Overall, his legacy in Newark is buoyed by a downtown building boom, a reformed school system and a lowered crime rate. New businesses have opened, and a decades-long decline in population reversed under his watch. In 2013, he left the city with its first balanced budget in a decade.
His mayoral record is blemished by a corruption scandal that hit a water treatment agency. He served as ex-oficio chairman, but he never attended a meeting and was never charged after state investigators found widespread abuse of public funds. He was the city’s chief executive when Newark faced post-recession budget problems, forcing the city to take state aid and have its finances watched by a state monitor. Taxes went up at at least 20 percent, according to The Star-Ledger.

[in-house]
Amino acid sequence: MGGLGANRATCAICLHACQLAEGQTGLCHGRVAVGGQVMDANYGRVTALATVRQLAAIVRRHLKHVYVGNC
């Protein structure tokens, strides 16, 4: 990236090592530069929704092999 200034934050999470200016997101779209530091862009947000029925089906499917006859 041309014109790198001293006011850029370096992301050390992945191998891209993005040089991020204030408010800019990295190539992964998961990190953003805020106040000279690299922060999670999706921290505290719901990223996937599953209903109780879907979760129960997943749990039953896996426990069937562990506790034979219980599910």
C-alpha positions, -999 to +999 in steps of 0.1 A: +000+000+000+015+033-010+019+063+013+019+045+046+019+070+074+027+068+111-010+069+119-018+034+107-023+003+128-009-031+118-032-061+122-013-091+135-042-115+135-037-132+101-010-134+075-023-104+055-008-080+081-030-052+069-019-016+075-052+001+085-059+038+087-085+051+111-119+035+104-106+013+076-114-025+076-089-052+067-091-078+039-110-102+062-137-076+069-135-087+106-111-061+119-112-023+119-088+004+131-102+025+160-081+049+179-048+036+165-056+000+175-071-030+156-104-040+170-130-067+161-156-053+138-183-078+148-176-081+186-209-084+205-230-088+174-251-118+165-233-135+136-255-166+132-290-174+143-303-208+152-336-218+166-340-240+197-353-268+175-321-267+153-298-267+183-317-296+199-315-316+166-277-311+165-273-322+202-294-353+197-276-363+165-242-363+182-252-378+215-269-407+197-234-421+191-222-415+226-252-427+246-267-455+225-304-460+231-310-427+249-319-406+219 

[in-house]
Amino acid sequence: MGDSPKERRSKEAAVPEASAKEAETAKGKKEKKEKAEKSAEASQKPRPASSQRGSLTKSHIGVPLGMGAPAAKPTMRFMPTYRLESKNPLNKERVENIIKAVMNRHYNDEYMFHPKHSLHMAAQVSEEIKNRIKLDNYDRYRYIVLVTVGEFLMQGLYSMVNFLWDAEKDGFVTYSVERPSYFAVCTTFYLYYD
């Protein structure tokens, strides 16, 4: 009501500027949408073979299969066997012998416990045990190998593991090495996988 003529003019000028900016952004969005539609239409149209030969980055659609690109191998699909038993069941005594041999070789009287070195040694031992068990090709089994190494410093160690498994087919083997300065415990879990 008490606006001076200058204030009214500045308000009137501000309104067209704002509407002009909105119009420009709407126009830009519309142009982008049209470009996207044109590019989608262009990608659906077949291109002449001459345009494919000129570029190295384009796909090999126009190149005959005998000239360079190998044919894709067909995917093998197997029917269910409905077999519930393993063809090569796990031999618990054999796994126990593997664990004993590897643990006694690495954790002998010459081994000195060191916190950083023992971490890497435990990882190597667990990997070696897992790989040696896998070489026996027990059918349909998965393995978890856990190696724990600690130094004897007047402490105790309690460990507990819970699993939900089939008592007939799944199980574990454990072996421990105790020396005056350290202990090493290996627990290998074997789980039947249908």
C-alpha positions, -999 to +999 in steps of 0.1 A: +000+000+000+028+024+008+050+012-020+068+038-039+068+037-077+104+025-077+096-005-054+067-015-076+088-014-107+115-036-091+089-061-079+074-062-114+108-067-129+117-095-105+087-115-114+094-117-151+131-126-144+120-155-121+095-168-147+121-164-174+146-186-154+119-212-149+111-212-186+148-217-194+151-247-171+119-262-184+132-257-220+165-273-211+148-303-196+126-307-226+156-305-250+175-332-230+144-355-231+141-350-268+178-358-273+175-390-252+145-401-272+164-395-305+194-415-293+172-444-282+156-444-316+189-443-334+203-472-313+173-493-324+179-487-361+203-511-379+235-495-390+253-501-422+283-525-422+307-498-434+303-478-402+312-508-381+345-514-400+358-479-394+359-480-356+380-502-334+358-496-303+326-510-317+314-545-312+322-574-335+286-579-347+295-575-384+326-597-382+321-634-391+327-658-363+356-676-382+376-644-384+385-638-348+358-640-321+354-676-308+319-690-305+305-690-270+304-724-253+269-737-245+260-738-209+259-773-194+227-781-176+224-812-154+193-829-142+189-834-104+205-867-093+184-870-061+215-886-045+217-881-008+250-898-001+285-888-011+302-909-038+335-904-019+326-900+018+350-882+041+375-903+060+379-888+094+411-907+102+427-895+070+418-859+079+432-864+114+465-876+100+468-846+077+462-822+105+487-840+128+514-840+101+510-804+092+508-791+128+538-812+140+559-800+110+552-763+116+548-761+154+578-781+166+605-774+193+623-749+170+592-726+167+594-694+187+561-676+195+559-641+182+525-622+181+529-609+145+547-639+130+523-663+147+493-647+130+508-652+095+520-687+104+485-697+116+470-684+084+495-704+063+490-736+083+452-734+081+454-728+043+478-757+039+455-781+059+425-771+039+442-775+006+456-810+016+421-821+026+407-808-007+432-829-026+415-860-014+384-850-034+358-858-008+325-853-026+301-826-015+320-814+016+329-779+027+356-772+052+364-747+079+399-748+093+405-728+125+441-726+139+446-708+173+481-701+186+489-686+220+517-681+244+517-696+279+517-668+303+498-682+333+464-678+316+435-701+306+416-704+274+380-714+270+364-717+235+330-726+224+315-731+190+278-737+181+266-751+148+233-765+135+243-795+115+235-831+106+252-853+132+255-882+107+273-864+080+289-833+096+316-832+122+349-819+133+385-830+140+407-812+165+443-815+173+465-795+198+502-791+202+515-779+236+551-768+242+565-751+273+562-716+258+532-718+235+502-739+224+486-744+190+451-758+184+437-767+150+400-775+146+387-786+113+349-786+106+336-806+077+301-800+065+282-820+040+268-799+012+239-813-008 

Booker launched his presidential bid in February, the second black candidate to announce a run (Sen. Kamala Harris of California was the first). In a wide range of Democrats, Booker has remained in the middle of the pack, according to political analysts. The New York Times described some of Booker’s political positions as moderate and “pro-business,” noting that his relationship with Wall Street and Silicon Valley donors could hurt his standing with progressives. On the other hand, Booker has co-sponsored a bill creating a “Medicare for All” single-payer healthcare system and has advocated for loosening federal marijuana laws.